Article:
Seasonal Monitor

Early season snowpack development is slightly below normal

January 6, 2020

IPC v3.0 Acute Food Insecurity Phase

1: Minimal
2: Stressed
3: Crisis
4: Emergency
5: Famine
Would likely be at least one phase worse without current or programmed humanitarian assistance
FEWS NET classification is IPC-compatible. IPC-compatible analysis follows key IPC protocols but does not necessarily reflect the consensus of national food security partners.

IPC v3.0 Acute Food Insecurity Phase

1: Minimal
2: Stressed
3+: Crisis or higher
Would likely be at least one phase worse without
current or programmed humanitarian assistance
FEWS NET classification is IPC-compatible. IPC-compatible analysis follows key IPC protocols but does not necessarily reflect the consensus of national food security partners.
FEWS NET Remote Monitoring countries use a colored outline to represent the highest IPC classification in areas of concern.

IPC v3.0 Acute Food Insecurity Phase

Presence countries:
1: Minimal
2: Stressed
3: Crisis
4: Emergency
5: Famine
Remote monitoring
countries:
1: Minimal
2: Stressed
3+: Crisis or higher
Would likely be at least one phase worse without
current or programmed humanitarian assistance
FEWS NET Remote Monitoring countries use a colored outline to represent the highest IPC classification in areas of concern.
Partners: 
USGS

Key Messages

  • Afghanistan received above average precipitation except in the northern parts which received below-average precipitation during October through December.  Above-average temperatures have been observed across the country during the same period.

  • Above average snow depth anomalies have been observed at lower elevations while below average have been seen at higher elevations in the eastern, central, southern and northeastern parts of the country.

  • Although below average snow water volumes have been observed in most basins through end of December, they are expected to increase due to heavy snow forecast in the first half of January 2020. 

  • Above average temperatures along with average precipitation are expected during January through March 2020 due to prevailing ENSO-neutral conditions. In view of heavy precipitation expected in January there is a possibility of flooding risk due to snowmelt in February and March in the eastern and northeastern parts of Afghanistan.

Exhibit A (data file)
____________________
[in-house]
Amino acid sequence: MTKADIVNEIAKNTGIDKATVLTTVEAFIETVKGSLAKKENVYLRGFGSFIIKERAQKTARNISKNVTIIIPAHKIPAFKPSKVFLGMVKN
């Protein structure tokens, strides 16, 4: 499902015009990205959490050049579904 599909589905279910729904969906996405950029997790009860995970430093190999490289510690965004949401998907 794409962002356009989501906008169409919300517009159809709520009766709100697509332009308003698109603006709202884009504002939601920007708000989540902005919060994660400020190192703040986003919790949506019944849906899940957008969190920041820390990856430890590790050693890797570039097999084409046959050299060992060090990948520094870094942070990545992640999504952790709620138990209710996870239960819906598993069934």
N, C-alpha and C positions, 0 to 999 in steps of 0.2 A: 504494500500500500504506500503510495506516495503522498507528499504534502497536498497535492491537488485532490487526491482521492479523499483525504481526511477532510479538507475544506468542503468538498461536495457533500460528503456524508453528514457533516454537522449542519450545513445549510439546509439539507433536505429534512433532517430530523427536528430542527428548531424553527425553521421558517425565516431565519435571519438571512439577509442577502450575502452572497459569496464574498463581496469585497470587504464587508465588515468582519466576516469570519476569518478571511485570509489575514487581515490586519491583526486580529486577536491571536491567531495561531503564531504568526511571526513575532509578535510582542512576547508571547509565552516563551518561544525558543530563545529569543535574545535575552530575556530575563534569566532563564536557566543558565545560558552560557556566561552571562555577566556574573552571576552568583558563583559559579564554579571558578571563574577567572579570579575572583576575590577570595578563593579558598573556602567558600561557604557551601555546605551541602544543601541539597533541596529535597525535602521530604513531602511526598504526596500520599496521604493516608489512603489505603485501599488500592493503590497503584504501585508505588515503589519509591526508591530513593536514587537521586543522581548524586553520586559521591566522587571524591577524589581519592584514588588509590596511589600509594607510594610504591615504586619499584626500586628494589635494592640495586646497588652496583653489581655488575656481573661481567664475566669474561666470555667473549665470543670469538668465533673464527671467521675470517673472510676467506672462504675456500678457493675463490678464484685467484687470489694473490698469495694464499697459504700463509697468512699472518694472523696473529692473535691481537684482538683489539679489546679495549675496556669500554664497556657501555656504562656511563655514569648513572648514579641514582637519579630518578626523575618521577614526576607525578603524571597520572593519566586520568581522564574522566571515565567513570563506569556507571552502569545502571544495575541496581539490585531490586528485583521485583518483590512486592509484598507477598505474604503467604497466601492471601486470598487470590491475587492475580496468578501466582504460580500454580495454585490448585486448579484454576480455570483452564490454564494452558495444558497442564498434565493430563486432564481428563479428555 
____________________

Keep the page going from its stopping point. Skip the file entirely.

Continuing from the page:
UPDATE ON SEASONAL PROGRESS

Precipitation anomalies:

Strong rainfall performance since the start of 2019/20 winter wet season resulted in above average cumulative rainfall anomalies across most of Afghanistan. Central, eastern, southern, and northeastern provinces indicate above average anomalies whereas Balkh, Jawzjan and Kunduz provinces in the north reflect slightly below average cumulative rainfall anomalies through end of December (Figure 1).  With completion of winter wheat planting, focus is now on the critical snowpack development in the coming months as it determines water availability for agriculture during spring and summer months.

Snowpack and snow water volume:

Currently, spatial distribution of snow depth anomalies (Figure 2) indicate below average anomalies at higher elevations in the northern, northeastern and eastern parts of the country while above average anomalies are present at lower elevations in the country. The slow pace of snowpack development in December has yet to bring the snow water volumes to average levels across all basins in Afghanistan (Figure 3). The anticipated heavy precipitation over the next two weeks will most likely increase snow water volumes to near average or above average levels in the major basins in the country.

FORECAST

Precipitation: 

According to the Global Forecast System 7-day total precipitation forecast, 20-80 mm total precipitation is expected over central, eastern, north eastern, southern and southwestern Afghanistan while dry conditions are forecast in the north and the northwestern parts of the country in the week ending January 13, 2020 (Figure 4). Similar widespread total precipitation patterns (20-80 mm) are forecast across the country, except for parts of the southwest, the week ending January 19, 2020. The forecast of widespread and heavy precipitation in the next two weeks will help increase snow water volumes in the country. 

Temperatures:

The 2019/20 winter wet season began with above average temperatures from October through the end of December 2019. The North American Multi-Model Ensemble forecast for February-April 2020 continues to indicate relatively high probability of above average temperatures across the country (Figure 5). The forecast of persistent above average temperatures may influence winter wheat growth during February through April 2020.

About this Report

The seasonal monitor, produced by the FEWS NET USGS regional scientist and FEWS NET Regional Technical Manager, updates rainfall totals, the impact on production, and the short-term forecast. It is produced every 20 days during the production season. Find more remote sensing information here.

 

About FEWS NET

The Famine Early Warning Systems Network is a leading provider of early warning and analysis on food insecurity. Created by USAID in 1985 to help decision-makers plan for humanitarian crises, FEWS NET provides evidence-based analysis on some 28 countries. Implementing team members include NASA, NOAA, USDA, USGS, and CHC-UCSB, along with Chemonics International Inc. and Kimetrica. Read more about our work.

Link to United States Agency for International Development (USAID)Link to the United States Geological Survey's (USGS) FEWS NET Data PortalLink to U.S. Department of Agriculture (USDA)
Link to National Aeronautics and Space Administration's (NASA) Earth ObservatoryLink to the National Oceanic and Atmospheric Administration's (NOAA) National Weather Service, Climage Prediction CenterLink to the Climate Hazards Center - UC Santa BarbaraLink to KimetricaLink to Chemonics